Not everyone is happy to "bow down" to Beyonce.
Last week, Rakhi Kumar wrote an open letter to Michelle Obama explaining why she doesn't consider Beyonce a good role model for young women. Kumar's concerns revolve around the singer's sexualized clothing and the focus on her body in her music and performance, which she believes sends the wrong message to girls about attaining success. Kumar wrote to Obama in light of reports that the First Lady considers Beyonce a good role model for her own daughters.
"It's time that young girls were sent a different message," Kumar wrote. "A more refined, intelligent message. A message that engaged them at the level of their intellect and potential because implicit in our message to them should be the acknowledgement that they are naturally brilliant and that we believe that they are capable of everything - without ever having to undress to achieve their success."
Beyonce, who recently kicked off her "Mrs. Carter" world tour wearing a gold sequined bodysuit complete with faux nipples, is one of the 2013 TIME 100. At the age of 31 she has earned an estimated $40 million dollars. She is clearly an accomplished businesswoman and talented singer, but is her success a step forward for women?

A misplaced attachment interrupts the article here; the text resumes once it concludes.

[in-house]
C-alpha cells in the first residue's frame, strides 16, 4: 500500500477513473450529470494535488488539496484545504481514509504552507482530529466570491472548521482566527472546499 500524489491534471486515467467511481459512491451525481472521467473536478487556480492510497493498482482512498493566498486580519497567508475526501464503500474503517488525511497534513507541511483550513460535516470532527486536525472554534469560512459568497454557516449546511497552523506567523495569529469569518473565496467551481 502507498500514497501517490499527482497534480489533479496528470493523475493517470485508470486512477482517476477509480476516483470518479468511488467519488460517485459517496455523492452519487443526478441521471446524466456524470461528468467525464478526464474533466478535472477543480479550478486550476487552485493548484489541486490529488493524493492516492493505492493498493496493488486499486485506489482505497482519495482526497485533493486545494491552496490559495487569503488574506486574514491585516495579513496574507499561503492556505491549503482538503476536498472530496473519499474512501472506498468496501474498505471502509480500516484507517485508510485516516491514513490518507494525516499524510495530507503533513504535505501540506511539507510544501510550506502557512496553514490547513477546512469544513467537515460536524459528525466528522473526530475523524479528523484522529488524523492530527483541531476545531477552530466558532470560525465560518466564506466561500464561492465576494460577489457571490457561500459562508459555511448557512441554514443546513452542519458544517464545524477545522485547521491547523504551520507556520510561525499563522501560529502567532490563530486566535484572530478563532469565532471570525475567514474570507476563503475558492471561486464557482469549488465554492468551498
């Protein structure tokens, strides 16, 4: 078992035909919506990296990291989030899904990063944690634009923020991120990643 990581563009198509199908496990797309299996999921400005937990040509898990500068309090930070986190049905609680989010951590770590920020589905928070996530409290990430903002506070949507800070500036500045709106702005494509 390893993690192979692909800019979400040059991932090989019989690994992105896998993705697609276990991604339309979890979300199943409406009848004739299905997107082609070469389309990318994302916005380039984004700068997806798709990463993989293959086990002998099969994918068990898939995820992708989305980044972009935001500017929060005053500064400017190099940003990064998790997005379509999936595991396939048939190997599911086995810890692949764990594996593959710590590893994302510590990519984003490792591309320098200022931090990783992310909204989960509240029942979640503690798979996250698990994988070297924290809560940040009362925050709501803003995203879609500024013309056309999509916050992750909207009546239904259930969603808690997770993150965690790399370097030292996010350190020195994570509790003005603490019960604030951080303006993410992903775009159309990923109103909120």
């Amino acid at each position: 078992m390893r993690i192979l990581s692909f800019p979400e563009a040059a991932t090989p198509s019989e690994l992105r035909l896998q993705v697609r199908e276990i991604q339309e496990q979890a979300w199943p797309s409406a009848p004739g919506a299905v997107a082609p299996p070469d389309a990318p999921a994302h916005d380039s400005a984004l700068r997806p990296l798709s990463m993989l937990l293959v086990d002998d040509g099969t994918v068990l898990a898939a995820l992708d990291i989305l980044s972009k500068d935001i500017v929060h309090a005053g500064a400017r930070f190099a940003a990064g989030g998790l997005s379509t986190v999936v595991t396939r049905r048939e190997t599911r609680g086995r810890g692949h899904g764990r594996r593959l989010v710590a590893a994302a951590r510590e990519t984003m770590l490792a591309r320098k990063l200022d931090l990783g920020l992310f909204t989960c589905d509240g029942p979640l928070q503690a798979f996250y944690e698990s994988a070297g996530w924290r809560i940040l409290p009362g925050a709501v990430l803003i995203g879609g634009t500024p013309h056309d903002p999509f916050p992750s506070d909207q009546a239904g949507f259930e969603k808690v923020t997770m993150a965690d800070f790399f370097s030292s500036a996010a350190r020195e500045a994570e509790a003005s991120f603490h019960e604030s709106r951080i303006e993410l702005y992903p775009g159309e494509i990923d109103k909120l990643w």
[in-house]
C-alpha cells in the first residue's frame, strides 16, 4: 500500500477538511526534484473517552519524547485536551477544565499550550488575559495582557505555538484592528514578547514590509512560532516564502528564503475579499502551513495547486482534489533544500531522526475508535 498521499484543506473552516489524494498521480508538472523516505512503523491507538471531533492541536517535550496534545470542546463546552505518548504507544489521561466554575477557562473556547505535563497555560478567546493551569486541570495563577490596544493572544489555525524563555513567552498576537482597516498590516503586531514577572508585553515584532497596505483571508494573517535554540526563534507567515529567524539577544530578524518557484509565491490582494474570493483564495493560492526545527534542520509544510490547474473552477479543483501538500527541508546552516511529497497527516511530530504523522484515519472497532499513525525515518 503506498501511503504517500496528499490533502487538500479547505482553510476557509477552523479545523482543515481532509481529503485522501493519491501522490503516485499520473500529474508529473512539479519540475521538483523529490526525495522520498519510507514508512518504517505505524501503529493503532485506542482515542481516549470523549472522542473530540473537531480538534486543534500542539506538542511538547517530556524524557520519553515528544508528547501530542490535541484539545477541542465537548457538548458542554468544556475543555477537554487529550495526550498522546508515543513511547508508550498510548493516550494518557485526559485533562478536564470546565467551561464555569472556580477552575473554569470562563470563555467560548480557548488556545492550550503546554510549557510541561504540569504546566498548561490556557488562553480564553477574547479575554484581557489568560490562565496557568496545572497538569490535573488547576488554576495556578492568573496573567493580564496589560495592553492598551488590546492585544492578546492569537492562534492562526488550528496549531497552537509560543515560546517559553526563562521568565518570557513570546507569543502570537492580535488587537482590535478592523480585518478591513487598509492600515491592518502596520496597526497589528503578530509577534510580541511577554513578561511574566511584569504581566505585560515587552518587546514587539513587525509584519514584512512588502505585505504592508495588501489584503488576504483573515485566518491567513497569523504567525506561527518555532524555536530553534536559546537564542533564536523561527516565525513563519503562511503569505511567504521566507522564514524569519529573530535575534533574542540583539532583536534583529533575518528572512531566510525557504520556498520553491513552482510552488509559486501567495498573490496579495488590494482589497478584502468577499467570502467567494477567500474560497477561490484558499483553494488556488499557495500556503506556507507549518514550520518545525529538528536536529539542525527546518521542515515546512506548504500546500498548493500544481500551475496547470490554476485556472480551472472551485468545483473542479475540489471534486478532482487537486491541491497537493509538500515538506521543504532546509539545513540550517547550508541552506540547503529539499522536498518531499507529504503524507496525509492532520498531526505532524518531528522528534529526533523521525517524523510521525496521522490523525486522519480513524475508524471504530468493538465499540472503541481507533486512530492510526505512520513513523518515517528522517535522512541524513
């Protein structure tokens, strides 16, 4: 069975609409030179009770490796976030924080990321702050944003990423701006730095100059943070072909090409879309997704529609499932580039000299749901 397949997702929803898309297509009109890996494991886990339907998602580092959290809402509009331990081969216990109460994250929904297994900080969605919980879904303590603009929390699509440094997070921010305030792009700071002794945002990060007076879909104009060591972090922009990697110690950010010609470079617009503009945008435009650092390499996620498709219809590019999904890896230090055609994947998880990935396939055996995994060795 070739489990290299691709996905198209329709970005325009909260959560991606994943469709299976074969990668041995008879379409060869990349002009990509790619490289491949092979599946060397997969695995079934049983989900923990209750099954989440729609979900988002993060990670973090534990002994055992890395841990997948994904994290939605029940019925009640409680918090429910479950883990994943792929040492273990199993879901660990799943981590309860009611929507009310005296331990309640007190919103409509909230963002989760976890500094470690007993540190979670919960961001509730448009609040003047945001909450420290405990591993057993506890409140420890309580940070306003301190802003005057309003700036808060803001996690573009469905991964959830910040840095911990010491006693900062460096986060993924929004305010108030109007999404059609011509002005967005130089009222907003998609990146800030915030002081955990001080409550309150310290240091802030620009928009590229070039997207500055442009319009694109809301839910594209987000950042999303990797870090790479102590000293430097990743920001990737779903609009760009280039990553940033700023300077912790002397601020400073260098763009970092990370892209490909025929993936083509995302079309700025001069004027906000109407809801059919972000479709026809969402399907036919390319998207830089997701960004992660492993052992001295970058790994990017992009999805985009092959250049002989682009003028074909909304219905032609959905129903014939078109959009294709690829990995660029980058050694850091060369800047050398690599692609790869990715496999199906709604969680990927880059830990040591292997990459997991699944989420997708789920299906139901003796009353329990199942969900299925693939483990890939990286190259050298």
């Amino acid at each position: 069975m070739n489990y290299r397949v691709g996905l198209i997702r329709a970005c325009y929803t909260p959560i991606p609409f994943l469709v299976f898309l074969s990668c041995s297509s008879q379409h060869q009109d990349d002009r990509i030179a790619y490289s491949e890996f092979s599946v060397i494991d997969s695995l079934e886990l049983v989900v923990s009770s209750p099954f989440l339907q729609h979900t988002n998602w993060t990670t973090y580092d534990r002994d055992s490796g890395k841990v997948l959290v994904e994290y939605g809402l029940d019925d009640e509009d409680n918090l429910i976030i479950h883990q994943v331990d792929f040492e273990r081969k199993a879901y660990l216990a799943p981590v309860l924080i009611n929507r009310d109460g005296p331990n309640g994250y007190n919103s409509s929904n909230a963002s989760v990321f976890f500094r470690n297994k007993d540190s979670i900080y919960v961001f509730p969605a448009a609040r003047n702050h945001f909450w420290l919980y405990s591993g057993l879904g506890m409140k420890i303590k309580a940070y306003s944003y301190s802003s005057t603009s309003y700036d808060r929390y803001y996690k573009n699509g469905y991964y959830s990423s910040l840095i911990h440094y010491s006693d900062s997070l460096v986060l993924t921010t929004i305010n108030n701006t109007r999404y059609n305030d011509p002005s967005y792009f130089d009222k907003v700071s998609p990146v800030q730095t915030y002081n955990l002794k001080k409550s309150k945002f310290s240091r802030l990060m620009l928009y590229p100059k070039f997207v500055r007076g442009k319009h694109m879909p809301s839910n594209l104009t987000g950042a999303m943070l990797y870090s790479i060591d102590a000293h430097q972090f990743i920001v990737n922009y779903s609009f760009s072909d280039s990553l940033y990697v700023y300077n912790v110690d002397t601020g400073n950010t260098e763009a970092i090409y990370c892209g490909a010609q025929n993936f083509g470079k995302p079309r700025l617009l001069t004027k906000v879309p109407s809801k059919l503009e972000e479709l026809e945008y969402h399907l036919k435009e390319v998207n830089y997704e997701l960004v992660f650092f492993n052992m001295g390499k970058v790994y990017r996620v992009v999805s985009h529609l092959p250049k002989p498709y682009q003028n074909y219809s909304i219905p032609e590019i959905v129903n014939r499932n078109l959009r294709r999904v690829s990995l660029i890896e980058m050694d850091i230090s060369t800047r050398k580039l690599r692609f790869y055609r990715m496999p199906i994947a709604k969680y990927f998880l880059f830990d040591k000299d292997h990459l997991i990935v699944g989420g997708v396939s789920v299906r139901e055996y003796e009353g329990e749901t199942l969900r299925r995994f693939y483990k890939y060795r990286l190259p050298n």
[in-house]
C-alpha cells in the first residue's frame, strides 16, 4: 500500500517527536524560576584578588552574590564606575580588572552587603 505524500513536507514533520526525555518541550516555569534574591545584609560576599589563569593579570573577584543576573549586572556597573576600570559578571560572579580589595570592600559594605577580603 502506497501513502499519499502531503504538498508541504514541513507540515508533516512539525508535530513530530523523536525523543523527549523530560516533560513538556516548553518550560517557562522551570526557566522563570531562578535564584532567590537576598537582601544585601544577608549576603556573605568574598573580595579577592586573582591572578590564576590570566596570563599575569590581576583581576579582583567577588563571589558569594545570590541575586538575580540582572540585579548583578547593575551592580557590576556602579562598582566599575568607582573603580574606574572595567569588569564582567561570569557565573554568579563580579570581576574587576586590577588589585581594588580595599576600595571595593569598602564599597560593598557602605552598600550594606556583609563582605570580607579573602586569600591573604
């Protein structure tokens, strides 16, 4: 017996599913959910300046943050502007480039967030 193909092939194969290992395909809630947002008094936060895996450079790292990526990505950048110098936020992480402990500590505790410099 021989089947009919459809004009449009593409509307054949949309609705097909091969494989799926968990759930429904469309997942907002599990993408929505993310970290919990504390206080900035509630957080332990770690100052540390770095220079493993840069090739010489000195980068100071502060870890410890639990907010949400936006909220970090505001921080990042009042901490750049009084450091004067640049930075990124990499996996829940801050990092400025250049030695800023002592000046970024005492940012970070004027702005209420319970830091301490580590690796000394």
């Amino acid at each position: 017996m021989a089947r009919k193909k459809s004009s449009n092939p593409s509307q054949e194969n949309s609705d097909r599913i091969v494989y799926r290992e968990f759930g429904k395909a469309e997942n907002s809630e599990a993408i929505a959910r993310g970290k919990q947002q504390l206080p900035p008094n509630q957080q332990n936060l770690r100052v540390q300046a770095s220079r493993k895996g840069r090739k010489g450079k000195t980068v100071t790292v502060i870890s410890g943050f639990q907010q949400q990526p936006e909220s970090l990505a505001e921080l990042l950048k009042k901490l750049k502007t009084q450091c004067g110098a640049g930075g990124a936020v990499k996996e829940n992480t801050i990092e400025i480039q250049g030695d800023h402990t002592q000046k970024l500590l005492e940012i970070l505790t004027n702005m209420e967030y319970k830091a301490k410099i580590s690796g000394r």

Canadian singer Grimes thinks so. In a February 2013 Tumblr post, the artist wrote: "How can you hate Beyoncé? She's changing the world. She stands for people of colour and women everywhere succeeding in a stifling patriarchy without compromising her morals."
Beyonce herself has said that she is unsure about describing herself as a feminist, causing Maureen O'Connor at New York Magazine to ask: "A woman who has worked so hard to cultivate an image of independence and strength, is terrified of one little word? Why?"
However, Beyonce's reluctance to label herself doesn't mean she isn't invested in female empowerment and independence. She's involved in the Chime for Change project, and regularly tells her daughter Blue Ivy that she could grow up to be president one day.
Do you think Beyonce is a good role model for girls? Tweet us @HuffPostWomen or comment below!